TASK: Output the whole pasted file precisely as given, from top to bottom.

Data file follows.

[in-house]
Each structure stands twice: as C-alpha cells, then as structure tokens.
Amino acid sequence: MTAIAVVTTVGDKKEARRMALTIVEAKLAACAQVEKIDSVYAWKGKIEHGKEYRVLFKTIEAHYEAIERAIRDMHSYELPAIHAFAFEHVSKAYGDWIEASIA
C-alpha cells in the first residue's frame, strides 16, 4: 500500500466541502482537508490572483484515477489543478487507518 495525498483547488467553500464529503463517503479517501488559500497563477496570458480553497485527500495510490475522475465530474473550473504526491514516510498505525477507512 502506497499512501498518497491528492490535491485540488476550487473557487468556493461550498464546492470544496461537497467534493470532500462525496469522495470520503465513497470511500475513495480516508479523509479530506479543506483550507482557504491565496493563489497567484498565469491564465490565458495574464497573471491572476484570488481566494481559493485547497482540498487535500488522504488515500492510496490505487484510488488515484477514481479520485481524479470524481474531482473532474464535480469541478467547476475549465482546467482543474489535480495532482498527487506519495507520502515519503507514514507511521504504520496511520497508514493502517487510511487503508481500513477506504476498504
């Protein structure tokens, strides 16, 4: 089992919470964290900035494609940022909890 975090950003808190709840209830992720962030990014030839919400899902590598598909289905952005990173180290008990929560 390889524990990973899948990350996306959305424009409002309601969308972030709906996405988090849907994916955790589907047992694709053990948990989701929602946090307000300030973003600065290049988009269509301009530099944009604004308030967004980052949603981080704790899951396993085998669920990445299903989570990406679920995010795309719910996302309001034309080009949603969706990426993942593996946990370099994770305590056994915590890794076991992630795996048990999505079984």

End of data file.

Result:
[in-house]
Each structure stands twice: as C-alpha cells, then as structure tokens.
Amino acid sequence: MTAIAVVTTVGDKKEARRMALTIVEAKLAACAQVEKIDSVYAWKGKIEHGKEYRVLFKTIEAHYEAIERAIRDMHSYELPAIHAFAFEHVSKAYGDWIEASIA
C-alpha cells in the first residue's frame, strides 16, 4: 500500500466541502482537508490572483484515477489543478487507518 495525498483547488467553500464529503463517503479517501488559500497563477496570458480553497485527500495510490475522475465530474473550473504526491514516510498505525477507512 502506497499512501498518497491528492490535491485540488476550487473557487468556493461550498464546492470544496461537497467534493470532500462525496469522495470520503465513497470511500475513495480516508479523509479530506479543506483550507482557504491565496493563489497567484498565469491564465490565458495574464497573471491572476484570488481566494481559493485547497482540498487535500488522504488515500492510496490505487484510488488515484477514481479520485481524479470524481474531482473532474464535480469541478467547476475549465482546467482543474489535480495532482498527487506519495507520502515519503507514514507511521504504520496511520497508514493502517487510511487503508481500513477506504476498504
């Protein structure tokens, strides 16, 4: 089992919470964290900035494609940022909890 975090950003808190709840209830992720962030990014030839919400899902590598598909289905952005990173180290008990929560 390889524990990973899948990350996306959305424009409002309601969308972030709906996405988090849907994916955790589907047992694709053990948990989701929602946090307000300030973003600065290049988009269509301009530099944009604004308030967004980052949603981080704790899951396993085998669920990445299903989570990406679920995010795309719910996302309001034309080009949603969706990426993942593996946990370099994770305590056994915590890794076991992630795996048990999505079984």